Monday, June 12, 2017

Shakespeare on Love: Twelfth Night, Romeo and Juliet, Antony & Cleopatra

The cast and (right) John Pfumojena and Anita-Joy Uwajeh in Emma Rice's Twelfth Night. (Photo: Hugo Glendinning)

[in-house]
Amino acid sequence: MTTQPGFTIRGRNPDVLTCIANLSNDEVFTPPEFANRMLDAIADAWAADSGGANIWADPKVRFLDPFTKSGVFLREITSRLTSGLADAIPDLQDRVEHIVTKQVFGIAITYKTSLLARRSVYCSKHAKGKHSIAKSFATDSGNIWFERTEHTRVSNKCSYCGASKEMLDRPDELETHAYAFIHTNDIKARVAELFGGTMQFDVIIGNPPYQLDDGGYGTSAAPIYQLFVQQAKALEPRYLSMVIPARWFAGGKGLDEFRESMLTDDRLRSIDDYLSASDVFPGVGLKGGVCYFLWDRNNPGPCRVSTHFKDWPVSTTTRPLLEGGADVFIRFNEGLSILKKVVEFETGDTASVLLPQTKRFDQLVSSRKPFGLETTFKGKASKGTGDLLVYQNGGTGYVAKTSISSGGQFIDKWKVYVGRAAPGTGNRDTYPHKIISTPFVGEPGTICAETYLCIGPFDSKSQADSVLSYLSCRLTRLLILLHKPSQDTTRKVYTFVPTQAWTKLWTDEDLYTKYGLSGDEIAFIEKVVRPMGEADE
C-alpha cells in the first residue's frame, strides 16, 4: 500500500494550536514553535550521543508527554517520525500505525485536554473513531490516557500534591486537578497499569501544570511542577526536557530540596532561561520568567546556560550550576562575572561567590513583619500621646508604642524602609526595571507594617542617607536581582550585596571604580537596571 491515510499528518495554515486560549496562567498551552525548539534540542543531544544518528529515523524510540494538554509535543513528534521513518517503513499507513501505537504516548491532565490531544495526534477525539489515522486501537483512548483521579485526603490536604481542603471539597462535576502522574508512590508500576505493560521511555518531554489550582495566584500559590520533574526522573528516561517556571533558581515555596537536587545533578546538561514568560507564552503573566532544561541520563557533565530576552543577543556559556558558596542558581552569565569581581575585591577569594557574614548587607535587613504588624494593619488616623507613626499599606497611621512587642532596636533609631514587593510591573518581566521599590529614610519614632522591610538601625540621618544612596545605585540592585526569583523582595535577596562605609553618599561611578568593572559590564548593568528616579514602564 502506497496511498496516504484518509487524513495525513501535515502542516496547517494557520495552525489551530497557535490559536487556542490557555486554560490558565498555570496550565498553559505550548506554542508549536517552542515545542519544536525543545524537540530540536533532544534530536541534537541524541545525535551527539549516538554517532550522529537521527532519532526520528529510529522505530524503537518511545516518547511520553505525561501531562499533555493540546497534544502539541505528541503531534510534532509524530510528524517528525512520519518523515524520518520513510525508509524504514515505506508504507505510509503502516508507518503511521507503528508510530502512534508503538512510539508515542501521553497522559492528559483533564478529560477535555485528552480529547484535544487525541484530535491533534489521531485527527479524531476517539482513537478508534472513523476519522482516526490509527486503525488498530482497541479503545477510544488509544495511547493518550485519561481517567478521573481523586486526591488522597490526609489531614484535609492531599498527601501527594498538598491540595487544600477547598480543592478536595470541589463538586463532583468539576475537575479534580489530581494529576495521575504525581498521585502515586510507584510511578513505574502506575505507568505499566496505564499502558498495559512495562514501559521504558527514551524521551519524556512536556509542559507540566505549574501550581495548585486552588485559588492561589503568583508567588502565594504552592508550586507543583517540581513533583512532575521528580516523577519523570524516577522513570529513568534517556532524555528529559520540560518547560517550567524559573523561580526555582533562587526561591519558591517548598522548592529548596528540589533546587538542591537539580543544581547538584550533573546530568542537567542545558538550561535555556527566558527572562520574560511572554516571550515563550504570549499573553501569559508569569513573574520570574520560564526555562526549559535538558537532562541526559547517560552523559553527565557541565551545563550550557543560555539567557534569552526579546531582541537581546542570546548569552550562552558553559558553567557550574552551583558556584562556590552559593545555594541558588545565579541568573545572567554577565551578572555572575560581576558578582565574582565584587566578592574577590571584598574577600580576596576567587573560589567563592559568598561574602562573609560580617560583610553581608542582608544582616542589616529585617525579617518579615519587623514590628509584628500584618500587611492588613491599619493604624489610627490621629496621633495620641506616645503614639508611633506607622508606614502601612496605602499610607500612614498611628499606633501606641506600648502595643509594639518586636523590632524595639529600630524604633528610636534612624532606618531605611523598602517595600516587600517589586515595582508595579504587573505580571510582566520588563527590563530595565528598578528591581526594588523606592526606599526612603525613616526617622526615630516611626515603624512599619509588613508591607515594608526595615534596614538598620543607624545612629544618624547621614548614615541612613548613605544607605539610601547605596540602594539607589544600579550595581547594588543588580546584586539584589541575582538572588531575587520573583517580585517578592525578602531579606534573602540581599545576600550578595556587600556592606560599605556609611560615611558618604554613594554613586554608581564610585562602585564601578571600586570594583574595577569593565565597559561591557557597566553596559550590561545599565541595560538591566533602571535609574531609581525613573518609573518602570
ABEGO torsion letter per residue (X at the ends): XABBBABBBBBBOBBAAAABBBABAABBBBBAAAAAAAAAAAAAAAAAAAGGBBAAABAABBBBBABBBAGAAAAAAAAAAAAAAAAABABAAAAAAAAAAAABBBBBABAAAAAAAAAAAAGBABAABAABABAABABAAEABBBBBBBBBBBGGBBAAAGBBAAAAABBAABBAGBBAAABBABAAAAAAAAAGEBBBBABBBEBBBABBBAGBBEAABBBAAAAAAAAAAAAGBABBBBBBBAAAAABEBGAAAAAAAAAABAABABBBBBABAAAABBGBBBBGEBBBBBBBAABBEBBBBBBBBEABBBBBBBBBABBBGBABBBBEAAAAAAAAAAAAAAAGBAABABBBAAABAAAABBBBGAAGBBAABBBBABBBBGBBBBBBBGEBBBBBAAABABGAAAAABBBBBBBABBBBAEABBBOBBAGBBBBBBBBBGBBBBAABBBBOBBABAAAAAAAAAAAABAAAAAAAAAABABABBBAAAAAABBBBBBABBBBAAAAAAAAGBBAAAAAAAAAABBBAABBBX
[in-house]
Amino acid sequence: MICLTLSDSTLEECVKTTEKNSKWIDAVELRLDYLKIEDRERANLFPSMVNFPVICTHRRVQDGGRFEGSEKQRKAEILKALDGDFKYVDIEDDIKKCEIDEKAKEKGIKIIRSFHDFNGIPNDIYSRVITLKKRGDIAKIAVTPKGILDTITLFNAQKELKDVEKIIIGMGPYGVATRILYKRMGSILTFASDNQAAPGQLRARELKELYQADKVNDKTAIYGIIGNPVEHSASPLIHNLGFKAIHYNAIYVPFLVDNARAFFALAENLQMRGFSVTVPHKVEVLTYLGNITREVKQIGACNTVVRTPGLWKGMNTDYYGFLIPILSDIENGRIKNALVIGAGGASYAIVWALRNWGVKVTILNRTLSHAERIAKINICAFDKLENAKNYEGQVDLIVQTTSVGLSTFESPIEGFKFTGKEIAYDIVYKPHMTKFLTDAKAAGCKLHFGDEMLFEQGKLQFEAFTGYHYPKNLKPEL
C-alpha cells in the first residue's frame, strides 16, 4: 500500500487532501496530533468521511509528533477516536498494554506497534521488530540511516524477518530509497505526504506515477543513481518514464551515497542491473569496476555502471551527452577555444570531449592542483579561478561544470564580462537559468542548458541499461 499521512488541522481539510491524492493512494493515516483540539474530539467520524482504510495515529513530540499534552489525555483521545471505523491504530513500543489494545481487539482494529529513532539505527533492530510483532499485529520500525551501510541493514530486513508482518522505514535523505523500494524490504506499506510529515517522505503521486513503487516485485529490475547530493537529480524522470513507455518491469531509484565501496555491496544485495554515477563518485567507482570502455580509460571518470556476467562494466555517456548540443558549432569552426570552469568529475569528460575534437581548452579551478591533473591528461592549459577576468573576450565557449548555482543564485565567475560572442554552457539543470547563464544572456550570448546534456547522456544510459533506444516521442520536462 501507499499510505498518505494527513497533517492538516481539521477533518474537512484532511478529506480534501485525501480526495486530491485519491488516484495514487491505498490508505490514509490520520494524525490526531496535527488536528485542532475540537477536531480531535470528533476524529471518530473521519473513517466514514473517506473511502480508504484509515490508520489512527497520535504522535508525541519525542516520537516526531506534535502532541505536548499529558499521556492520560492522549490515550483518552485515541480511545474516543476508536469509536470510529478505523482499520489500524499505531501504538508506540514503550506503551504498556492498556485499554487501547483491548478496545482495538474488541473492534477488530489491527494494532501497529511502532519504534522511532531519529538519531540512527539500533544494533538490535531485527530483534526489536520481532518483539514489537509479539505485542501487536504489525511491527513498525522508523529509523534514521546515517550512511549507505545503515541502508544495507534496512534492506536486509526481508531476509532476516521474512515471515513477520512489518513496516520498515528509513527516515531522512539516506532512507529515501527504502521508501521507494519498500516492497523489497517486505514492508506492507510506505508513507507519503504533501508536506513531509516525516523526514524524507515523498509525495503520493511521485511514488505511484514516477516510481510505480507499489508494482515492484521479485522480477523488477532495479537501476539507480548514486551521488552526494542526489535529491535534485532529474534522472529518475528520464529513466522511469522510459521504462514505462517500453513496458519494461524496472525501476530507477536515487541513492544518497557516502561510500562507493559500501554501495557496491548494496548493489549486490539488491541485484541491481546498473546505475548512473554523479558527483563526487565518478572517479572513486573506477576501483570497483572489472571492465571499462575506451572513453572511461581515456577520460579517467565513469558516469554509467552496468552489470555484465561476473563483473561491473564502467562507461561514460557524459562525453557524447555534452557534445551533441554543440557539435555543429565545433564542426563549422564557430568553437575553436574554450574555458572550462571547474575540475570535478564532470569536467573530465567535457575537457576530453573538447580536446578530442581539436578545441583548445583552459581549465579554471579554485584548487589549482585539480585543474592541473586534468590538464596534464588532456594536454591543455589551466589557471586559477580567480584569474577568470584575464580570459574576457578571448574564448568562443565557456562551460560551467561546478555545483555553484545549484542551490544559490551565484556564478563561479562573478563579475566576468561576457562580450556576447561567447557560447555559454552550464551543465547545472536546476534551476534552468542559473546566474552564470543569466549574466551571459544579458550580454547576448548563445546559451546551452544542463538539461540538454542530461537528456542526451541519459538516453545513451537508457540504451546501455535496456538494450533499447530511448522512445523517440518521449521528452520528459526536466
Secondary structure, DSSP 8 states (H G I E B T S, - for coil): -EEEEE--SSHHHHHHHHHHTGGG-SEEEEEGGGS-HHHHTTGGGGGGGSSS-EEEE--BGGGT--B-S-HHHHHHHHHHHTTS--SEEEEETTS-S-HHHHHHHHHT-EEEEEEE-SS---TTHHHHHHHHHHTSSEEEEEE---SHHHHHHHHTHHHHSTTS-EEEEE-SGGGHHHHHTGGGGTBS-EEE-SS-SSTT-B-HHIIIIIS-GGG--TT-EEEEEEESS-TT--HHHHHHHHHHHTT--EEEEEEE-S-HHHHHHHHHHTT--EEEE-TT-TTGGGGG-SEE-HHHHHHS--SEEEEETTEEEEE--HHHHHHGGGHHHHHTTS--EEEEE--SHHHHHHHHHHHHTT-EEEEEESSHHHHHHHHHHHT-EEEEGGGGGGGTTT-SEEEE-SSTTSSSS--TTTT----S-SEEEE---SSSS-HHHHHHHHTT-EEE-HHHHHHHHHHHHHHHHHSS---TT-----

There wasn’t a single performer on the stage of Shakespeare’s Globe in the current Twelfth Night whom I didn’t like. Emma Rice’s rambunctious, free-form production underlines the idea that love makes adults behave like adolescents in the flurry of their first crushes. When Viola (Anita-Joy Uwajeh), disguised as Cesario, is next to Duke Orsino (Joshua Lacey), she can’t stop grinning and giggling; she’s happy to serve as his go-between with Olivia (Annette McLaughlin), whom he’s been trying without success to court, because when she presses the button of the portable tape player he handed her and spins the ridiculous love song he’s recorded for Olivia, she gets a chance to hear his voice in absentia. She doesn’t find his would-be-hipster self-presentation foolish; everything he does enchants her. (And it’s hard not to like the guy, who may be deluded about his own feelings for Olivia but is touchingly sincere and doesn’t have an unkind bone in his body.) Olivia, still in mourning for her brother, has no patience for Orsino’s suit, and she’s so poised and reasonable that she comes across as a good decade older than he is. But when young Cesario shows up at her door she flips for him and we see the schoolgirl side of her: fluttery, alternately assertive and self-denigrating, incapable of muting her affections. Among this talented company, McLaughlin gives the most accomplished performance – her grounded physicality and firm, fluid command of the language make Olivia’s sudden loss of control hilariously unexpected.